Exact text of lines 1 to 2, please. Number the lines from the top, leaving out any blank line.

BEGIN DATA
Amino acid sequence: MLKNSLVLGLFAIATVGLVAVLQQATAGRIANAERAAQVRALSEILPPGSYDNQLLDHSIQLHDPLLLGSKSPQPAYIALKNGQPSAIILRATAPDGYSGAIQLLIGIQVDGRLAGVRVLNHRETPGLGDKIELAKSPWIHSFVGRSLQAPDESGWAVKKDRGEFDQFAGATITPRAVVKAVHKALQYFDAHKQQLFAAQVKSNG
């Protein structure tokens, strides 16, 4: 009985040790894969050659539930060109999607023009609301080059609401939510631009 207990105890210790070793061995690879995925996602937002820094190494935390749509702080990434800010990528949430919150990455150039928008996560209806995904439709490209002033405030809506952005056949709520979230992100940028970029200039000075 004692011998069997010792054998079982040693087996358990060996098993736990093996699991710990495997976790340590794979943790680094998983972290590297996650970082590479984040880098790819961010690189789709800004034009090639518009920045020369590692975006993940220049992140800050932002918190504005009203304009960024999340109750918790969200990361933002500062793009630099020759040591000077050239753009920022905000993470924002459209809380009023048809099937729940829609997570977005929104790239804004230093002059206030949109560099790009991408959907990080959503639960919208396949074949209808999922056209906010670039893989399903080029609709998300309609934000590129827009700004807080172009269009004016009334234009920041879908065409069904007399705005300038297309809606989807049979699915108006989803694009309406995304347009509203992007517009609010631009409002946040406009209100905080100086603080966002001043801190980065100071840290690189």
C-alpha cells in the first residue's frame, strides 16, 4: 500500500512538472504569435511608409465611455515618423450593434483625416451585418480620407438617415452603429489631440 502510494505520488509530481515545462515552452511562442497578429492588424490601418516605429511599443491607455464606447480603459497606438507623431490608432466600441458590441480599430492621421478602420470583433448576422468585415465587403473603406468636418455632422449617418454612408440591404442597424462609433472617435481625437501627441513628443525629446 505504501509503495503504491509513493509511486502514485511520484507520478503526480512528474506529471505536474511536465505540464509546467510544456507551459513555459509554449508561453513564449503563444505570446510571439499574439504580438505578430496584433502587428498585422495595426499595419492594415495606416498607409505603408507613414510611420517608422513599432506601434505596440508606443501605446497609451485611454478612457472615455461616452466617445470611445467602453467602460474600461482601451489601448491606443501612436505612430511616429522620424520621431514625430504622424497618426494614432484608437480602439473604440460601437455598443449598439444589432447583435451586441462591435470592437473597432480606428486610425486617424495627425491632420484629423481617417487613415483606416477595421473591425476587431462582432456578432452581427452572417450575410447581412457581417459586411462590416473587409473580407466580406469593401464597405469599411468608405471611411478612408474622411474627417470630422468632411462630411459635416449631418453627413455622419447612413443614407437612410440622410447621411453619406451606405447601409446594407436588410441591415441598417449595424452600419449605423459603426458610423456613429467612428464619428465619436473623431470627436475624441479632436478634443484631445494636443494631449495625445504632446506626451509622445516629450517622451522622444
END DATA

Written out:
Amino acid sequence: MLKNSLVLGLFAIATVGLVAVLQQATAGRIANAERAAQVRALSEILPPGSYDNQLLDHSIQLHDPLLLGSKSPQPAYIALKNGQPSAIILRATAPDGYSGAIQLLIGIQVDGRLAGVRVLNHRETPGLGDKIELAKSPWIHSFVGRSLQAPDESGWAVKKDRGEFDQFAGATITPRAVVKAVHKALQYFDAHKQQLFAAQVKSNG
């Protein structure tokens, strides 16, 4: 009985040790894969050659539930060109999607023009609301080059609401939510631009 207990105890210790070793061995690879995925996602937002820094190494935390749509702080990434800010990528949430919150990455150039928008996560209806995904439709490209002033405030809506952005056949709520979230992100940028970029200039000075 004692011998069997010792054998079982040693087996358990060996098993736990093996699991710990495997976790340590794979943790680094998983972290590297996650970082590479984040880098790819961010690189789709800004034009090639518009920045020369590692975006993940220049992140800050932002918190504005009203304009960024999340109750918790969200990361933002500062793009630099020759040591000077050239753009920022905000993470924002459209809380009023048809099937729940829609997570977005929104790239804004230093002059206030949109560099790009991408959907990080959503639960919208396949074949209808999922056209906010670039893989399903080029609709998300309609934000590129827009700004807080172009269009004016009334234009920041879908065409069904007399705005300038297309809606989807049979699915108006989803694009309406995304347009509203992007517009609010631009409002946040406009209100905080100086603080966002001043801190980065100071840290690189």